Once goals are determined, they have to be measured. Choose a realistic means of measuring progress, and, more importantly, choose realistic goals and performance targets that can be reached through productivity improvements. Employees have no problem spotting and ignoring unrealistic goals that they know they have no hopes of attaining. Goals should be both short-term (monthly) and long-range (annual). Also, it is important to note that goals will almost certainly change over time as employees become more efficient and meet the original goals.
Communication is an important part of the gain sharing process. Once management starts measuring productivity, it needs to share the data it gathers with employees so they can see the progress (or lack thereof) being made. This stepharing financial or production data that was once considered confidentialight be new for many companies, but it must occur so that employees can make good decisions and sharpen their problem-solving skills. Communication should continue throughout the life of the program; business consultants counsel clients to use tools such as newsletters or memos to tell employees about success stories throughout the company. This lets employees know that their actions matter and provides other employees with examples of how to make improvements. Very visible means of communication such as large charts tracking progress against the goal are also very effective.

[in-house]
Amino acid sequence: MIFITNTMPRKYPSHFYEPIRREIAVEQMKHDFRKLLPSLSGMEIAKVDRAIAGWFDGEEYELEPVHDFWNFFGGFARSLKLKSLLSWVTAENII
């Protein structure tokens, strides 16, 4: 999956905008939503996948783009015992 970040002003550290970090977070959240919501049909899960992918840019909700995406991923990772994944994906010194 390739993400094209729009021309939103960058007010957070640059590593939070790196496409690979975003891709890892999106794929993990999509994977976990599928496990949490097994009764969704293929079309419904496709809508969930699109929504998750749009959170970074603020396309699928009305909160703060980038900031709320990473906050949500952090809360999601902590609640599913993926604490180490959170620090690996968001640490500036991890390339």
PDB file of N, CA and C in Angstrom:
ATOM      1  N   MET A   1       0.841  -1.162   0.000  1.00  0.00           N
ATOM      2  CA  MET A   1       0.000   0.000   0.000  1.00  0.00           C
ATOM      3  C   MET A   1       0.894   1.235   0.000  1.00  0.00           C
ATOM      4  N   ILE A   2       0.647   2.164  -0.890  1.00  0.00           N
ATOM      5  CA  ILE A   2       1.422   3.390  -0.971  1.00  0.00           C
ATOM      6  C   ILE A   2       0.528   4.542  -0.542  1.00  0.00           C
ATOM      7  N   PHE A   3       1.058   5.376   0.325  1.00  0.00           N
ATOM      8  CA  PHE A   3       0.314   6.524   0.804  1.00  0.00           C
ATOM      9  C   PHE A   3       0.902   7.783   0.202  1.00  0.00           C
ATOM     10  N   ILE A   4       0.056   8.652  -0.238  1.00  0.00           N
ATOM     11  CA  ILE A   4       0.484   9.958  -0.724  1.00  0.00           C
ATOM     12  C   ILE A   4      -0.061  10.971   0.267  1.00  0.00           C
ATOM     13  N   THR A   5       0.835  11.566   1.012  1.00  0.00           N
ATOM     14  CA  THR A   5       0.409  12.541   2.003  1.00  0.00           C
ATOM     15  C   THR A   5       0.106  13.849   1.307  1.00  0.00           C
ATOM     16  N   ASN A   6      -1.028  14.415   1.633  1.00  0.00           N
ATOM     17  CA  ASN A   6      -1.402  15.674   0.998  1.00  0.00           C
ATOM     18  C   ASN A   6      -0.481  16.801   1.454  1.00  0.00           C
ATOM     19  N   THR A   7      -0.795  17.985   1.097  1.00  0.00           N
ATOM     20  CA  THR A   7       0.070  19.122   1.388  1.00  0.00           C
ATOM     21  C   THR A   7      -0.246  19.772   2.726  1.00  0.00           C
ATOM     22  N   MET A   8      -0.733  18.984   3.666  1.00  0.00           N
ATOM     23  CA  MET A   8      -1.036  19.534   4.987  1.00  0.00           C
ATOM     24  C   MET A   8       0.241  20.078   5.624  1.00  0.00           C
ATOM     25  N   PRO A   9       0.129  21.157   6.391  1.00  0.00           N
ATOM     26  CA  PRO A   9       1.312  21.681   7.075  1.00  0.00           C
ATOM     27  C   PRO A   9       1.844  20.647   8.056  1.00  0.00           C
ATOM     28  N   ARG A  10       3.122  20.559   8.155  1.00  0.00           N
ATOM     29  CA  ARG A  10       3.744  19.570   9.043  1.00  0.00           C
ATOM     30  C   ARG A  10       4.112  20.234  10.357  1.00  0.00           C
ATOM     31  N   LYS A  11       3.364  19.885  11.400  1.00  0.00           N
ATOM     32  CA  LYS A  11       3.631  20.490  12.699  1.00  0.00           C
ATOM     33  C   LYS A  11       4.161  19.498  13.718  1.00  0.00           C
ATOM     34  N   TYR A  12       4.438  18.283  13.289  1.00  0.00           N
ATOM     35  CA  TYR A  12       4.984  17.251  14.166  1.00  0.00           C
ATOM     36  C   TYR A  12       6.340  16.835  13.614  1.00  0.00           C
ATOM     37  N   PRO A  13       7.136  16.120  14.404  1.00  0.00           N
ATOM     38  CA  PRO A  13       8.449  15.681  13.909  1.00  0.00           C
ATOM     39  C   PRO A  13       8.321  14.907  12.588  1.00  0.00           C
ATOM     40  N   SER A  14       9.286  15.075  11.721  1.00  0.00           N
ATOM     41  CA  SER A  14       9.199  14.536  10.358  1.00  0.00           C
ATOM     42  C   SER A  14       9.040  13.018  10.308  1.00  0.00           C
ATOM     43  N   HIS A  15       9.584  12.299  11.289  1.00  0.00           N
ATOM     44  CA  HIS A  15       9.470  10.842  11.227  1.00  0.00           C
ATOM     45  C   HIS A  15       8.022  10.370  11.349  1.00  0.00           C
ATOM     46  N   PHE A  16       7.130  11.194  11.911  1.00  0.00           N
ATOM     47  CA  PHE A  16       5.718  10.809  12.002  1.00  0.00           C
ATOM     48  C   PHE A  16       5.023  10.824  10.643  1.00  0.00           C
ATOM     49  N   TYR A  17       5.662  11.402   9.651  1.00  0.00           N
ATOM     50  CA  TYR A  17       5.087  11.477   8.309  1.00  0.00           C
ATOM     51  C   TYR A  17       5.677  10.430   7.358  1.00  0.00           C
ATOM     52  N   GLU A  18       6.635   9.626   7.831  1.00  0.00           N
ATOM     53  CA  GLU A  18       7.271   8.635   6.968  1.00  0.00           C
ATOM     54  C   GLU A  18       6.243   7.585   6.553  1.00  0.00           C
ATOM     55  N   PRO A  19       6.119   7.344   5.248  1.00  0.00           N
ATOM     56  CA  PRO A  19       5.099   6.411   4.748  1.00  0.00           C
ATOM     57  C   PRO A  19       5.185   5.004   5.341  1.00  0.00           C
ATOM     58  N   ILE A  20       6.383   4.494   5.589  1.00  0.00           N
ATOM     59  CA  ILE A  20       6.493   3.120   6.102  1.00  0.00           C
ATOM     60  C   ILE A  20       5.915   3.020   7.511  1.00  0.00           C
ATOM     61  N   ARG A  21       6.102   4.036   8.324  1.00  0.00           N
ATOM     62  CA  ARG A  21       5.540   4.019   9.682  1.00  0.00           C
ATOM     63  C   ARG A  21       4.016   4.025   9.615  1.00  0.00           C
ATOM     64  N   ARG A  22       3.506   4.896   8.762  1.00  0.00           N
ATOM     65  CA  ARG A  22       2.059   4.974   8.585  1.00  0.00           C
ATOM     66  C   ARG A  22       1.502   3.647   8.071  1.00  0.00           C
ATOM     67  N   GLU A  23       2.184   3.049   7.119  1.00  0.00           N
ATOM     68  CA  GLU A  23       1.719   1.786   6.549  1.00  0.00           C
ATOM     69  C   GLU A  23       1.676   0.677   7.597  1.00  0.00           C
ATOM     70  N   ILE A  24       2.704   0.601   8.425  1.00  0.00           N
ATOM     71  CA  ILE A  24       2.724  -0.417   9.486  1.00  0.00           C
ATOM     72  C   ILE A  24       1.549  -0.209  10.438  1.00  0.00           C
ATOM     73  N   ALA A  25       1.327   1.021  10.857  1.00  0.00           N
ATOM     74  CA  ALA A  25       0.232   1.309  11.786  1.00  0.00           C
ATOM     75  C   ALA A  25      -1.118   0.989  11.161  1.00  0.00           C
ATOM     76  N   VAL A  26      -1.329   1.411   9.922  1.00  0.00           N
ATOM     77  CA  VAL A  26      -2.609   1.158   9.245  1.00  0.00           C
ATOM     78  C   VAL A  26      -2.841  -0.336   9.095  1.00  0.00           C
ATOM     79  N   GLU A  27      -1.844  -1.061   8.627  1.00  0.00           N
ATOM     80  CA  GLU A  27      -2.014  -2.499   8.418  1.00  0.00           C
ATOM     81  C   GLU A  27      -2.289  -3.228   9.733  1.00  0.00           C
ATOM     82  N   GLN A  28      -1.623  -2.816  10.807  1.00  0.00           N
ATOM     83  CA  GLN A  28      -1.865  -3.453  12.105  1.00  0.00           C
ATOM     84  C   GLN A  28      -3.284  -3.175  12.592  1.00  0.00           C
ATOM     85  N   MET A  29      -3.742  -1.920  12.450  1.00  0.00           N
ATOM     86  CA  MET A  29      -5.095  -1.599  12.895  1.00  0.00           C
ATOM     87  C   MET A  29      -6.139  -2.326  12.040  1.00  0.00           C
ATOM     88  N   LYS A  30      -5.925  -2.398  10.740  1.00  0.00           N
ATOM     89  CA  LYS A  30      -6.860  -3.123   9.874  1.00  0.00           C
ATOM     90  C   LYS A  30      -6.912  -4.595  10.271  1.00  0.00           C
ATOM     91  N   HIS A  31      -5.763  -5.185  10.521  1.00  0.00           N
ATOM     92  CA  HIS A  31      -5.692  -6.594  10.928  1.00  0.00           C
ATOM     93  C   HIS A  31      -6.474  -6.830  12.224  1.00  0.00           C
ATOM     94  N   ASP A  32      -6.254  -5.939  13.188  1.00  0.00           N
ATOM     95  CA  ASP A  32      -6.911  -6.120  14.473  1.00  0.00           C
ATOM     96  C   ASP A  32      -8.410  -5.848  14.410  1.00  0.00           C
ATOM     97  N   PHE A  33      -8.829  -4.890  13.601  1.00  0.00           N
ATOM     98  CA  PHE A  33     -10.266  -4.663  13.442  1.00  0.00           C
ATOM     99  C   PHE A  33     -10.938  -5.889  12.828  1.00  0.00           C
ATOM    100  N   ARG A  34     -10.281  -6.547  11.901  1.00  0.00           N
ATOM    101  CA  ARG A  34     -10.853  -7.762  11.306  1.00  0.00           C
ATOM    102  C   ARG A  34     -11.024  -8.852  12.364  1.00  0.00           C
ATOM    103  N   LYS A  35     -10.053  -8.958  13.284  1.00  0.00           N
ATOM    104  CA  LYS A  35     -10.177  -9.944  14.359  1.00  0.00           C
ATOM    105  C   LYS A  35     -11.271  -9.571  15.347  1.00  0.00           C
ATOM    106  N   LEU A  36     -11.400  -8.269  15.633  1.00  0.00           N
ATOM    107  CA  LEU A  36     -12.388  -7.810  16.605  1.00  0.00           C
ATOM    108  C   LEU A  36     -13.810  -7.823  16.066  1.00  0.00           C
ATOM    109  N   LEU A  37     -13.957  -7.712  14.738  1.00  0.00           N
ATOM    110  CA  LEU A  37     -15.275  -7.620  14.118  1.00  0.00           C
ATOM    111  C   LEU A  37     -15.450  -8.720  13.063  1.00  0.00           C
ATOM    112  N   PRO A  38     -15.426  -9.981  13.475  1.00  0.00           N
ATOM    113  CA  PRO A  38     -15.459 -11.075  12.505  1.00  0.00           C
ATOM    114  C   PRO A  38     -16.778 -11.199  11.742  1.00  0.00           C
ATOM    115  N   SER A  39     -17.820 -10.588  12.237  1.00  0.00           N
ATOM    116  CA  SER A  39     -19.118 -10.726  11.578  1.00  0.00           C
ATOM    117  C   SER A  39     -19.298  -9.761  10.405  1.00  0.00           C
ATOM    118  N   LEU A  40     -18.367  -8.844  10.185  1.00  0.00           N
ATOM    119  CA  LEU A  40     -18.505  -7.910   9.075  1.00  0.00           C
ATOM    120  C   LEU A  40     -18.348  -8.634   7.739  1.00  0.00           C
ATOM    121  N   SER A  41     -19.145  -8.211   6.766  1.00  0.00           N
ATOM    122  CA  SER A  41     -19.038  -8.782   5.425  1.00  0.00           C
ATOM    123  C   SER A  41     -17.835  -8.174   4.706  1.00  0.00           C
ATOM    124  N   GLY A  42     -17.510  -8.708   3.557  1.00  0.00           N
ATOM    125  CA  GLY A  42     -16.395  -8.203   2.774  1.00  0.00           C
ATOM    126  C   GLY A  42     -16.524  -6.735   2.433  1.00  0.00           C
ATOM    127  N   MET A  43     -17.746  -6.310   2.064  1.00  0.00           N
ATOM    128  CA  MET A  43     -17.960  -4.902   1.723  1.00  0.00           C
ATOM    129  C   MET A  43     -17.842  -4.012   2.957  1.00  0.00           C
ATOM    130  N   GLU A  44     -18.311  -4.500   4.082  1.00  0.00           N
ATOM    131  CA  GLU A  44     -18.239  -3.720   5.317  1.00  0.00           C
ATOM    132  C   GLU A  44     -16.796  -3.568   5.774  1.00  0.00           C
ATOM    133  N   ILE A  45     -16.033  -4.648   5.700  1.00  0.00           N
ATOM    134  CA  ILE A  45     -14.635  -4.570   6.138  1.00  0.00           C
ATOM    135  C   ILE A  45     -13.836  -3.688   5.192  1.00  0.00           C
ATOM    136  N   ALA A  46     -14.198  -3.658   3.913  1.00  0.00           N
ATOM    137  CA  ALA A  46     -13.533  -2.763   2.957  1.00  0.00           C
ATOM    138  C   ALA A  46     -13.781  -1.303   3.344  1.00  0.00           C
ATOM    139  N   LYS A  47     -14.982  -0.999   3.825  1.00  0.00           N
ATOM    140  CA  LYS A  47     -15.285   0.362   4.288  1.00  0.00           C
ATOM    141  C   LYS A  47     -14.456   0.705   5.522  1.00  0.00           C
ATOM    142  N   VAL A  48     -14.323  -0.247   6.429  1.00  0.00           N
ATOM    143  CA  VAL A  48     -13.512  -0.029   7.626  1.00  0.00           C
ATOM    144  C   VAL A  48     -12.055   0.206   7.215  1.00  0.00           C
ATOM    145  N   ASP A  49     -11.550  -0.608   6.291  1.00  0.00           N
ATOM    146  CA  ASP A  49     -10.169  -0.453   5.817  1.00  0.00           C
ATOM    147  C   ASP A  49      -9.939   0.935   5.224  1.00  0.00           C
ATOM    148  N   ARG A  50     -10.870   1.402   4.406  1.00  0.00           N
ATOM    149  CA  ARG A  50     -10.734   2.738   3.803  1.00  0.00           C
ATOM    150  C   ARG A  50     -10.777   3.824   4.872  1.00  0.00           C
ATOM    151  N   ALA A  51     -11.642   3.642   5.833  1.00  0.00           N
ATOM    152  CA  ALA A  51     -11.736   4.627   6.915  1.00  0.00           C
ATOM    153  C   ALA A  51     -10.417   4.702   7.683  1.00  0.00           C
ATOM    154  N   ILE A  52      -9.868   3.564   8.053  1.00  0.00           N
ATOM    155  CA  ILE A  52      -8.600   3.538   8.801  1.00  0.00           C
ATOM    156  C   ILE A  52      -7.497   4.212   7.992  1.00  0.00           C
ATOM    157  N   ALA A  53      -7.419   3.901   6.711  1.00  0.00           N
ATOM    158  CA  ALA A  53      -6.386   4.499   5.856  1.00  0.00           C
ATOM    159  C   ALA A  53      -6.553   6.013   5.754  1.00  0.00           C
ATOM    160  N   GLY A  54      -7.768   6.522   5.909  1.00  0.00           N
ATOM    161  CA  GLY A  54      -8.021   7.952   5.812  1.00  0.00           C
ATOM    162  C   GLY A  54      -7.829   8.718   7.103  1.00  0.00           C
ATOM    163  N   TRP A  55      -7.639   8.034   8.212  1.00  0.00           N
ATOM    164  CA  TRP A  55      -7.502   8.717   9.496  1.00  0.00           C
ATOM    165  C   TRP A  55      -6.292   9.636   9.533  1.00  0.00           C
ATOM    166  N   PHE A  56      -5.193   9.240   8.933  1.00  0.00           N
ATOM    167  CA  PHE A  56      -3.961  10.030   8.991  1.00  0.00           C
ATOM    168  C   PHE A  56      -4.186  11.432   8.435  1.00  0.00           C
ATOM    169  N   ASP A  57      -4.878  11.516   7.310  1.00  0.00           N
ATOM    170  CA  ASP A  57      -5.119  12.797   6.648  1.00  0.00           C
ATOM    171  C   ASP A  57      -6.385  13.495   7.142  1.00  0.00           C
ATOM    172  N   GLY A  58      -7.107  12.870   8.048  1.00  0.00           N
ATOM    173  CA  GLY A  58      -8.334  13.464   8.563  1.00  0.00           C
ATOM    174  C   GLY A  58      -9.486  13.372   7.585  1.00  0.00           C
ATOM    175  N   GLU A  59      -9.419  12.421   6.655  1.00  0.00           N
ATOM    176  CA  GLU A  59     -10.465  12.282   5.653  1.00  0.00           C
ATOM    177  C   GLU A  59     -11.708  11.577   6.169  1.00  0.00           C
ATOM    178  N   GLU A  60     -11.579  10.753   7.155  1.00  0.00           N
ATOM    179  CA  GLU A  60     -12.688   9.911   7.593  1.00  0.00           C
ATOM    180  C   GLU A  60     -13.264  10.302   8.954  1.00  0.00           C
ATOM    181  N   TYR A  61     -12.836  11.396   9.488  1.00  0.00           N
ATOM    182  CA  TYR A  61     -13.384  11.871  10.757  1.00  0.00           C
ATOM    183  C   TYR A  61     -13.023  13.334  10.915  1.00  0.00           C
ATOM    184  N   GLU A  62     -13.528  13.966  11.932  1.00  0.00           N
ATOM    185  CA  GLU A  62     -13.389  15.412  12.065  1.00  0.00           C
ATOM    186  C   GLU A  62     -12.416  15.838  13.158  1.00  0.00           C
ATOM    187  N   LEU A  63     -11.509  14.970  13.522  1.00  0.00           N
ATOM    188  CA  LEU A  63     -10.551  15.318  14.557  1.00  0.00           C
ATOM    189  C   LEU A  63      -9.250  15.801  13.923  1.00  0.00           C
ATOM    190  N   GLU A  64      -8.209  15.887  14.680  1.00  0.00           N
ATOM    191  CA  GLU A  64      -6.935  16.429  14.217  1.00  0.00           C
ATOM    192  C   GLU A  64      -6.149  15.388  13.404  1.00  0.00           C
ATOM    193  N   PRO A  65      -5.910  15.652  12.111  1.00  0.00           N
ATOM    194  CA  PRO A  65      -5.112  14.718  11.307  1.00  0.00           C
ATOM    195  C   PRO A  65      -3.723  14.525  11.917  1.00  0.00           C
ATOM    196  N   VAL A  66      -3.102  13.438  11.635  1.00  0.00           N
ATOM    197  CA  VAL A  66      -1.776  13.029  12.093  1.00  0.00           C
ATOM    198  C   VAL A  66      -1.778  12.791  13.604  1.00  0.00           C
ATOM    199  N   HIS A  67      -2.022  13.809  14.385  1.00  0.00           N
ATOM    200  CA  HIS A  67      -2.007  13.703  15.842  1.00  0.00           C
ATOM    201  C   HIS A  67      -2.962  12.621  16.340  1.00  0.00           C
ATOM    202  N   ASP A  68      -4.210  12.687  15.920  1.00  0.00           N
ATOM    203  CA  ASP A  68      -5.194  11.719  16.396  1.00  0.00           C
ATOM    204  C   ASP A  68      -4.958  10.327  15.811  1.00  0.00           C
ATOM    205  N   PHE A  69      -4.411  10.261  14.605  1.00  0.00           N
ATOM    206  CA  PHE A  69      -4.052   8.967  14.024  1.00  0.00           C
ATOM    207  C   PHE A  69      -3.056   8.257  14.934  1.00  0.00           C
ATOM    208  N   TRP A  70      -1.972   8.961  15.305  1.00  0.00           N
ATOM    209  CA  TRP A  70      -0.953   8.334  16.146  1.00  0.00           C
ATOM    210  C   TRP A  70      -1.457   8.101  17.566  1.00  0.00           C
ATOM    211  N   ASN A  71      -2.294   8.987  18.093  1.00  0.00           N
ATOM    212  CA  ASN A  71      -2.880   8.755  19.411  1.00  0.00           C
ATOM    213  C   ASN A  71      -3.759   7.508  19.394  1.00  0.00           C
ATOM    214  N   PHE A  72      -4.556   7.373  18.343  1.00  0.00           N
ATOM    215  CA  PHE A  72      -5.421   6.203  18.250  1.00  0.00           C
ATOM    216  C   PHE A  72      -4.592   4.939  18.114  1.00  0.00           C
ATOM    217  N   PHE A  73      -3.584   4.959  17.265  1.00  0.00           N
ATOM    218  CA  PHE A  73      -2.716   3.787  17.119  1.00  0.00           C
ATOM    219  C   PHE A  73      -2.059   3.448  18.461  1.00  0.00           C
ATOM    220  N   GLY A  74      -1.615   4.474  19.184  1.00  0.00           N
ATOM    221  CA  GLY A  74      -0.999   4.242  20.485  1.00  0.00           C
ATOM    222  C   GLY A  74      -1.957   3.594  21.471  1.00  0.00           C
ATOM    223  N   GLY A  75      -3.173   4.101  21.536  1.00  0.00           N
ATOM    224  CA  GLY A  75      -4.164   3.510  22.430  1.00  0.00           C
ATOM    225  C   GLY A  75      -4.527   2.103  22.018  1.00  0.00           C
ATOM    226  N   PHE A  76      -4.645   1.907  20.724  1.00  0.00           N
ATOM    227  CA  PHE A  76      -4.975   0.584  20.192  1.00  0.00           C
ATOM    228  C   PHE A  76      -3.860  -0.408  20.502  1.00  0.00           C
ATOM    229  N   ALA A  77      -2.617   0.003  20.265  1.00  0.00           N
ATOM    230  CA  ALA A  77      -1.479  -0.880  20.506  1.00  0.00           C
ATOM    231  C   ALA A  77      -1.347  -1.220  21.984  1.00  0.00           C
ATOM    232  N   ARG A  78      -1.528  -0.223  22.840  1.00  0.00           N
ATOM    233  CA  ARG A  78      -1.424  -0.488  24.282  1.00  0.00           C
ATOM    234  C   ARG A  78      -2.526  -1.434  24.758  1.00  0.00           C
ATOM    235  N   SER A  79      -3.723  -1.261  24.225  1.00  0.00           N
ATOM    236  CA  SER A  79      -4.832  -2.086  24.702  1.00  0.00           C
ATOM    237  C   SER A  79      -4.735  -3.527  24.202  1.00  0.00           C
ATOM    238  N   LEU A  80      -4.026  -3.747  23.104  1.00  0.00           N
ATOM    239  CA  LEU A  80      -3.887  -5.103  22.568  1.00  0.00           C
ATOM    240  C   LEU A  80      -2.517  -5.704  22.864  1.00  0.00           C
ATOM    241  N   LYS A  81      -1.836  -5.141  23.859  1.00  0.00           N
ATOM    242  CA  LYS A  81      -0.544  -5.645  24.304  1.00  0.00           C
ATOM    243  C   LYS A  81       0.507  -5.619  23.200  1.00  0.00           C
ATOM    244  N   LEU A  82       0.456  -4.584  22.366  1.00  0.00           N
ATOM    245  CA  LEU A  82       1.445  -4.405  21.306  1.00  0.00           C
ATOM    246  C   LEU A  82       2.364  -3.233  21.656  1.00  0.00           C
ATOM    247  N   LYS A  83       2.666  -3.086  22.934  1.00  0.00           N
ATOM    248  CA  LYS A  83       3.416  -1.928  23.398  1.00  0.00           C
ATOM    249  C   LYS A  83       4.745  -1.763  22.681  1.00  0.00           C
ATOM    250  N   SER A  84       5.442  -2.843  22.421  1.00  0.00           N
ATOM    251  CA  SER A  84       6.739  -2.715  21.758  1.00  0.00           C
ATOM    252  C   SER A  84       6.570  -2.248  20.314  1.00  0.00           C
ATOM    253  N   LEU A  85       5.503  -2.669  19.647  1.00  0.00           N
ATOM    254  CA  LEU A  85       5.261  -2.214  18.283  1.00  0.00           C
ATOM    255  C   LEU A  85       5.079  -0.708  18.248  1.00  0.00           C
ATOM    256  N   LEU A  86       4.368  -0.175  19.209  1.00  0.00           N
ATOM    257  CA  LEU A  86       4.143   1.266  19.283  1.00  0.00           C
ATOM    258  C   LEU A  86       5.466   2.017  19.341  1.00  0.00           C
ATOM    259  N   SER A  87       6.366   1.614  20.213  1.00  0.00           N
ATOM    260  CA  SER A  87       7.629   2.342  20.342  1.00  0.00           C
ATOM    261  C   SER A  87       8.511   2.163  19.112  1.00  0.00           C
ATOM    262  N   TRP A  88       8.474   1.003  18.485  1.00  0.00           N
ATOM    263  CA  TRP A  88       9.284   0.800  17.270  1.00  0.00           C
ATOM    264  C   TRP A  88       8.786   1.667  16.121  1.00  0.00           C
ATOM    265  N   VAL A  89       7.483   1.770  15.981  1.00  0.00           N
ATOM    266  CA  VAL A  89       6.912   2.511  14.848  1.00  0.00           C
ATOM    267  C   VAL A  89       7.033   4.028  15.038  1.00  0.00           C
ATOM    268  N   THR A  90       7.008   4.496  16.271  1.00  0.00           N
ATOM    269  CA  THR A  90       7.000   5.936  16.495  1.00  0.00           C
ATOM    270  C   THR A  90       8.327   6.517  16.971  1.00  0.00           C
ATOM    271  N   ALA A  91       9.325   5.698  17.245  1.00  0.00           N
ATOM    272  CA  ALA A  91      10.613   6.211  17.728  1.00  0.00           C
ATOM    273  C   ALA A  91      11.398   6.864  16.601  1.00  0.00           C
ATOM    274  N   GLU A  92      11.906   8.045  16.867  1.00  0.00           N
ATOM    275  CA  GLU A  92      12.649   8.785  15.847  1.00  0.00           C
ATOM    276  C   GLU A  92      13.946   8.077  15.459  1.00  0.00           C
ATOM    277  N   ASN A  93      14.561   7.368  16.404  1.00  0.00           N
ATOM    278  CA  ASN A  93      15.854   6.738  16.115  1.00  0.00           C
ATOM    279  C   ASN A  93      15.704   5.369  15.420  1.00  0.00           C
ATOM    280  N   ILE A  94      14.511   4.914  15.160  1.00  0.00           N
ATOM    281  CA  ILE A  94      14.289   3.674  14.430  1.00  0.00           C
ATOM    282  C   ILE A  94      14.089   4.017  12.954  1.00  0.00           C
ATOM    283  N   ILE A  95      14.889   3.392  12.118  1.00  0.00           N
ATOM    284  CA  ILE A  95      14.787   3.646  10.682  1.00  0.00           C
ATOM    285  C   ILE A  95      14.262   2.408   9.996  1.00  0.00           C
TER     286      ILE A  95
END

In addition to sharing information, management must enable employees to make decisions and act on them without too many layers of approval. Employees are the best source of ideas for improving productivity, and making them feel that they are in control of the program is a key part of making it work. Employees are sure to rebel against any program that they feel is being forced on them by upper management or by an outside consulting firm. One of the best ways to ensure employee buy-in is to form a cross-functional group made up of employees from throughout the company to help design and administer the plan.